I used to watch this movie a lot, alongside Rad, when I was elementary school age. My cousin was a competitive skater, BMXer and later, wakeboarder. He never got famous and he’s a doctor now but because of him, I grew up around these things. Sure, I attempted all of the above but I sucked at it and excelled more at martial arts, football and basketball.
Anyway, I probably haven’t seen this in a decade, the last time I had a working VCR. I’ve never owned the DVD or Blu-ray, assuming one exists, and only caught it this time around because it popped up on Prime.
Revisiting this was a lot of fun and I realized that it’s a much better movie than I realized. Sure, it’s chock full of ’80s cheese and clichés but that’s not a bad thing and it just enriches the world that these kids live in.
This also reminded me about how I used to think of this as a movie adaptation of the classic video game Skate or Die! While it isn’t that game brought to life, it kind of feels like it aesthetically and thematically. Hell, there’s even “Skate or Die” spray-painted on surfaces in multiple locations in this movie.
Also, a lot of the competitions in this feel like they were from the game. Specifically the jousting event, which sees the two skater rivals almost try and kill each other in skateboard combat.
For his age, Brolin was really outstanding and showed signs of the great actor he would become.
I also liked newcomer Pamela Gidley in this, a lot. She’d be in a few notable films over her career but ultimately, she didn’t reach the level I had hoped she would when I first saw her in this and felt my heart crushing hard.
Robert Rusler made a pretty convincing villain but even though he’s a very dangerous prick throughout the story, you can never really hate him because there’s still a good guy buried beneath the surface. His character sort of reminds me of the way I always saw Johnny in The Karate Kid. Sure, he’s an absolute asshole but you know there is some shit buried deep within him and when he meets his match, he is able to show respect to the dork that beat him.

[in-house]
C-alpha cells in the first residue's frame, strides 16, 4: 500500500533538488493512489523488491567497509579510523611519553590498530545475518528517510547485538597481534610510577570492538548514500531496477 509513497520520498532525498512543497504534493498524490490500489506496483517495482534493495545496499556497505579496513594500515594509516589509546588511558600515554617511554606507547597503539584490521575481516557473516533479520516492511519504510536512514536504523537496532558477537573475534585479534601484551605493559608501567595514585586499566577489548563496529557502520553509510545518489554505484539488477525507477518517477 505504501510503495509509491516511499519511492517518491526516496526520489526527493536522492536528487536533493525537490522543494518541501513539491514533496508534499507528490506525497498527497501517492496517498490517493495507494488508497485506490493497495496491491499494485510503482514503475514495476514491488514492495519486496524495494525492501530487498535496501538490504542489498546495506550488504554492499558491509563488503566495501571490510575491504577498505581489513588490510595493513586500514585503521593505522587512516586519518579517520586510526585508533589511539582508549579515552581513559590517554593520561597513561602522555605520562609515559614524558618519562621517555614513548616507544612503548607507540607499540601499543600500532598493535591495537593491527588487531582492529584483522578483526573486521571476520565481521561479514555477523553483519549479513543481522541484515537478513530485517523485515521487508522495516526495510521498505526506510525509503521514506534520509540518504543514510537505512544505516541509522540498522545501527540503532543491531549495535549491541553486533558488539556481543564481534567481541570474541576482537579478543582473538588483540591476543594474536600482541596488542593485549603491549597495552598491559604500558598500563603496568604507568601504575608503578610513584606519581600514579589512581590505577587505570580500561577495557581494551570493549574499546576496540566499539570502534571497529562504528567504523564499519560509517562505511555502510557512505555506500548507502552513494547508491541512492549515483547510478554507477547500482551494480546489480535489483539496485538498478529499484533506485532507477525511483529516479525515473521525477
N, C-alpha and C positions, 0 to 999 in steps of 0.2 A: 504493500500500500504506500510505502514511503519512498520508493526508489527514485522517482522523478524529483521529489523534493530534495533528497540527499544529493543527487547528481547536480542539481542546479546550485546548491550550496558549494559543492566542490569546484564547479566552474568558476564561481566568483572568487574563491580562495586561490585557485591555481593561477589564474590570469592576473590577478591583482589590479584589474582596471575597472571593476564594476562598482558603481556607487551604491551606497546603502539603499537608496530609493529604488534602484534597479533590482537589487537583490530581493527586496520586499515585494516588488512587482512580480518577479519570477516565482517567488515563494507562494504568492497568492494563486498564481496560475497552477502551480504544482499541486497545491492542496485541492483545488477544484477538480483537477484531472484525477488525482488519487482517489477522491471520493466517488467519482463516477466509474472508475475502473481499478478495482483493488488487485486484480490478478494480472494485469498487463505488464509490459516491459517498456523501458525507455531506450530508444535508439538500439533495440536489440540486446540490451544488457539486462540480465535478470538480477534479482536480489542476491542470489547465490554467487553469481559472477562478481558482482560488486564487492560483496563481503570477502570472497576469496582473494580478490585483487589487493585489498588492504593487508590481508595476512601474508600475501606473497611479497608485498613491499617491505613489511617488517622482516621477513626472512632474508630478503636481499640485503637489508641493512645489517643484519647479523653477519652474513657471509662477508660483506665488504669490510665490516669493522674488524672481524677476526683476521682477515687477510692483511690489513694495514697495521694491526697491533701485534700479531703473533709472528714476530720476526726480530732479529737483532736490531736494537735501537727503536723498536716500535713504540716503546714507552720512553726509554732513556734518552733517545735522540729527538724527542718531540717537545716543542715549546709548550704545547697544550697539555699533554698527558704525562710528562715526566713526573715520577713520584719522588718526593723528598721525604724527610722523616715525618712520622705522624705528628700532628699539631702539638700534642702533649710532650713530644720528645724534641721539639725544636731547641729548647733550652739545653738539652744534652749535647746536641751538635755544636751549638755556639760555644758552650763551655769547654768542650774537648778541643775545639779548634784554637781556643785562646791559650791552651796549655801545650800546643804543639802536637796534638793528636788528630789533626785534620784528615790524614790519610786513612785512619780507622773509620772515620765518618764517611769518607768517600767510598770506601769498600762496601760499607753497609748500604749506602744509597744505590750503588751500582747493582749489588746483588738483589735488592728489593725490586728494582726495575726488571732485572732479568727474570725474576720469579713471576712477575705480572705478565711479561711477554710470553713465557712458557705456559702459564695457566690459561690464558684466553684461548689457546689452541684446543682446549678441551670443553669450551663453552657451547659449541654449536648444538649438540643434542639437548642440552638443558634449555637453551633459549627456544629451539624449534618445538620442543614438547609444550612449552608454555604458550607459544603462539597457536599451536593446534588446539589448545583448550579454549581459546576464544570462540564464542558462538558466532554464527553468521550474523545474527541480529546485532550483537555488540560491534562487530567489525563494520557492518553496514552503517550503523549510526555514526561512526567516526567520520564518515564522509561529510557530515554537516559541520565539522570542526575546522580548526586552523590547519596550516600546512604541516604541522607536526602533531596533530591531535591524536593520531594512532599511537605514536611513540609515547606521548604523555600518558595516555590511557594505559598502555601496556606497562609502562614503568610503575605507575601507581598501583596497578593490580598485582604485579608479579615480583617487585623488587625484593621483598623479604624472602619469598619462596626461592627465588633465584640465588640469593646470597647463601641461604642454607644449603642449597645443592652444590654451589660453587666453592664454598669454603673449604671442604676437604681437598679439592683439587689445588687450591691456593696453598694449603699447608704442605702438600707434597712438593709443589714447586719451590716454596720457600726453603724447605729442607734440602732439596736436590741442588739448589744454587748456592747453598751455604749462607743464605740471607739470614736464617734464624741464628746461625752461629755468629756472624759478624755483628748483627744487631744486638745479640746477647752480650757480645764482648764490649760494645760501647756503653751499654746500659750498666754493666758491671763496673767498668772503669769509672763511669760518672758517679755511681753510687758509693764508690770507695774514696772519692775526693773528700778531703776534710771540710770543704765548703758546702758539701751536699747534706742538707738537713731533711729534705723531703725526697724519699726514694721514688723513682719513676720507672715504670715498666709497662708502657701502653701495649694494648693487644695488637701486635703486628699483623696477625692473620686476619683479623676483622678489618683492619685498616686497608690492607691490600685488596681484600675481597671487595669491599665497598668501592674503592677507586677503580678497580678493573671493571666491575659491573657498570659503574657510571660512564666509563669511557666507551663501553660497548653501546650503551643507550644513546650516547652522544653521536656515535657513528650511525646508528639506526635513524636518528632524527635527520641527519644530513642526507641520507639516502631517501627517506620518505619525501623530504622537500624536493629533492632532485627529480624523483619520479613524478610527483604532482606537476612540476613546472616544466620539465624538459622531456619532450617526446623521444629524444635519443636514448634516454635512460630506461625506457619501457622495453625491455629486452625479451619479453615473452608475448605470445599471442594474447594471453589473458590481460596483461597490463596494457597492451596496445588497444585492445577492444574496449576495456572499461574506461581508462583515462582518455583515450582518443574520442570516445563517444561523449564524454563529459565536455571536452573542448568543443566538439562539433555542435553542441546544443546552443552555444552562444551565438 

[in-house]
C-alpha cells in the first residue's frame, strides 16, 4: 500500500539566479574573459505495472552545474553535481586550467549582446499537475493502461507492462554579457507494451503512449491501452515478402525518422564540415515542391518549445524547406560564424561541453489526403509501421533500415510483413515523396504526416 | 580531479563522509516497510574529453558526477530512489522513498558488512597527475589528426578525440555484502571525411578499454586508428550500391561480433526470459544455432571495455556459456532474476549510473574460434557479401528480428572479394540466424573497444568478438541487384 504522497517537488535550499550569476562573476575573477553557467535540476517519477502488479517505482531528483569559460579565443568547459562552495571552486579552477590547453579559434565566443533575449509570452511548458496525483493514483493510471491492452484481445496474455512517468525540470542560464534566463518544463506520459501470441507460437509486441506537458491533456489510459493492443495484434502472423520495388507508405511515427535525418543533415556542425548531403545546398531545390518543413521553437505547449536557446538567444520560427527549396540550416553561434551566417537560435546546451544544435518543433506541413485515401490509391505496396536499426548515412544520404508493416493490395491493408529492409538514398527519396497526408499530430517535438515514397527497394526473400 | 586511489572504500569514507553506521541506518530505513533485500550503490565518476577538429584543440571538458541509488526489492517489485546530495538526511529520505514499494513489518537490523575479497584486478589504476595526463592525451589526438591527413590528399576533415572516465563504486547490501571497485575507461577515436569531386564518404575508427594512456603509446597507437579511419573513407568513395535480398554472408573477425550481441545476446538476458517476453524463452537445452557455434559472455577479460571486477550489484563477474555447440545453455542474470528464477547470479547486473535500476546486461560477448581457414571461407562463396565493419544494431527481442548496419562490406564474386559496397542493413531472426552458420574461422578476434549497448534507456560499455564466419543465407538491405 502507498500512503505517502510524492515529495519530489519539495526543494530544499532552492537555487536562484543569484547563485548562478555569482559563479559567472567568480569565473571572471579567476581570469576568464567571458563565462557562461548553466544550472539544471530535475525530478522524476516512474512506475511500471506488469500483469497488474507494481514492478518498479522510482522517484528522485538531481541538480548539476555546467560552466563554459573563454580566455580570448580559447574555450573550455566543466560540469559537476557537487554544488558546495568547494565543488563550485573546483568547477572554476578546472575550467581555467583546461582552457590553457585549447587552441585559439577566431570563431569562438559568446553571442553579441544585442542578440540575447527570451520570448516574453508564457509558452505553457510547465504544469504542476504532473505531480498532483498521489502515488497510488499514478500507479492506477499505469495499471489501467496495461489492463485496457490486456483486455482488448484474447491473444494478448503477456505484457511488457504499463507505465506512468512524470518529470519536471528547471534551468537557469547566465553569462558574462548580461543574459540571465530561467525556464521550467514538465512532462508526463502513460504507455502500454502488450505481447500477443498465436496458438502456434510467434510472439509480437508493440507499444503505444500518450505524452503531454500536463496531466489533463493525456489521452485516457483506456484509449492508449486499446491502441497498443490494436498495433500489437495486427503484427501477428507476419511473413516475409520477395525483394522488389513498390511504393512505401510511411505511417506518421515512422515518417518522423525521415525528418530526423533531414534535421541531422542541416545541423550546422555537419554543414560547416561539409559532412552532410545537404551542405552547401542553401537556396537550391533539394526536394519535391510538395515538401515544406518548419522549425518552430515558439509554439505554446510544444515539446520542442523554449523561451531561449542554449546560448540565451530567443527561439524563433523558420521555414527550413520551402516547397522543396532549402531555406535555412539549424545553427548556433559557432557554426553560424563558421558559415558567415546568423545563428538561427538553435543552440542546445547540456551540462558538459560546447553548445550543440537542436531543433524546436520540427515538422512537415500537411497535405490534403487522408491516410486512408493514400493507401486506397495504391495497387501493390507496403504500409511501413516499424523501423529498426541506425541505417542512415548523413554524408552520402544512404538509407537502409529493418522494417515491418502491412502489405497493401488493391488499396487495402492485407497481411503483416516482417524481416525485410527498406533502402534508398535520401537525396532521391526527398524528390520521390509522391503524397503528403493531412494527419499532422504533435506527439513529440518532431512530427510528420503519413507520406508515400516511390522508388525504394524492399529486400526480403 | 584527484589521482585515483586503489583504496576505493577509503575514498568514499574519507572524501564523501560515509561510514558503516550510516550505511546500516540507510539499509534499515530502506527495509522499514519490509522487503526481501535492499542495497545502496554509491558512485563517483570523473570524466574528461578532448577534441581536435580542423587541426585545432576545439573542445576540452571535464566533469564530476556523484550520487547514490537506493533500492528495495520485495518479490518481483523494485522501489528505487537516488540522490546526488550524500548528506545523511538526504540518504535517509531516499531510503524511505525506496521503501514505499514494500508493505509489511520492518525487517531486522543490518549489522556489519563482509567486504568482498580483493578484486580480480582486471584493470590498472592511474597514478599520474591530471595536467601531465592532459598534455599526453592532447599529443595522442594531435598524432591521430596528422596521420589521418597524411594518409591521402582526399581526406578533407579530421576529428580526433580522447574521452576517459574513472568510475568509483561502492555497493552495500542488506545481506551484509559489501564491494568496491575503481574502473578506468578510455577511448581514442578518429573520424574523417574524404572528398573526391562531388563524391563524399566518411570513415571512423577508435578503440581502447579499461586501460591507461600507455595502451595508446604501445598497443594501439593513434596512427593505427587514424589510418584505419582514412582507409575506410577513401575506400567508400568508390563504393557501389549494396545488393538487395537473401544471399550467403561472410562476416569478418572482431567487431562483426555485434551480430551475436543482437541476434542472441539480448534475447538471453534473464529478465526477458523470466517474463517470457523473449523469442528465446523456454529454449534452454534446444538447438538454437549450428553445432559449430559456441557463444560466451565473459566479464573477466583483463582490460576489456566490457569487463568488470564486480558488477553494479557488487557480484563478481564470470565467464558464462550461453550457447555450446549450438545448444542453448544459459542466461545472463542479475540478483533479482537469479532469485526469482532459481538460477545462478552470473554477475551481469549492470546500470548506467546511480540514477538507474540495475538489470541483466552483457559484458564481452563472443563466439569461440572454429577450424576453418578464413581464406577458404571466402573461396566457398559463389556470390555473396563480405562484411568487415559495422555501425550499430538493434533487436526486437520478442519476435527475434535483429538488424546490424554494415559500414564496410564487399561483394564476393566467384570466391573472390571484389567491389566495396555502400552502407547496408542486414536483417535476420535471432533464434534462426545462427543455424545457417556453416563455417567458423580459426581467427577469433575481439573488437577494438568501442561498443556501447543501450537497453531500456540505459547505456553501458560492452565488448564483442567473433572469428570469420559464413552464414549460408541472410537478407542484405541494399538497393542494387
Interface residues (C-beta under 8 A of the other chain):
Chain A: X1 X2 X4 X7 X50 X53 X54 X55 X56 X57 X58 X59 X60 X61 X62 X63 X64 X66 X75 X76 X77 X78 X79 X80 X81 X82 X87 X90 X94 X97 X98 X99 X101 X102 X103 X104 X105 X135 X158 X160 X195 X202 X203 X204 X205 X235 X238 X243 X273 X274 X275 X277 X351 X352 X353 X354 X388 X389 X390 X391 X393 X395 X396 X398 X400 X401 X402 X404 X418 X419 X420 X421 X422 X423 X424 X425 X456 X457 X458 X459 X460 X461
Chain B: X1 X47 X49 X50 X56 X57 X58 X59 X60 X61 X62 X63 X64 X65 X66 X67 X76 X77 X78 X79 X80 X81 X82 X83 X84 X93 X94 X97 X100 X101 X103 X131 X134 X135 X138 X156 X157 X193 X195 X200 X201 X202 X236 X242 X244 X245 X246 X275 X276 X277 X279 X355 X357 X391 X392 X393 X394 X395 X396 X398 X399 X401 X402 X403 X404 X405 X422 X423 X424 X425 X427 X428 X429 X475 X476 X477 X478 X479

I think that the action and the skating sequences in this are better than what one might expect going into this movie. This isn’t some dumb skater movie, there is a lot of heart in the picture and the stunts and tricks are top notch.
Additionally, I love the soundtrack but I was also a child of this era and a sucker for nostalgia.
Thrashin’ is one of those movies that may seem lost to time but for those of us who remember it, it’s still an enjoyable experience all these years later. It’s also one of the best movies of its type.
Release Date: October 15th, 1986 (video) Directed by: Vince McMahon Written by: Steven B. Hecht, Vince McMahon Cast: “Dynamite Kid” Tommy Billington, Davey Boy Smith, Lou Albano, Bret Hart, The Iron Sheik, Jesse “The Body” Ventura, various
World Wrestling Federation, Coliseum Video, 90 Minutes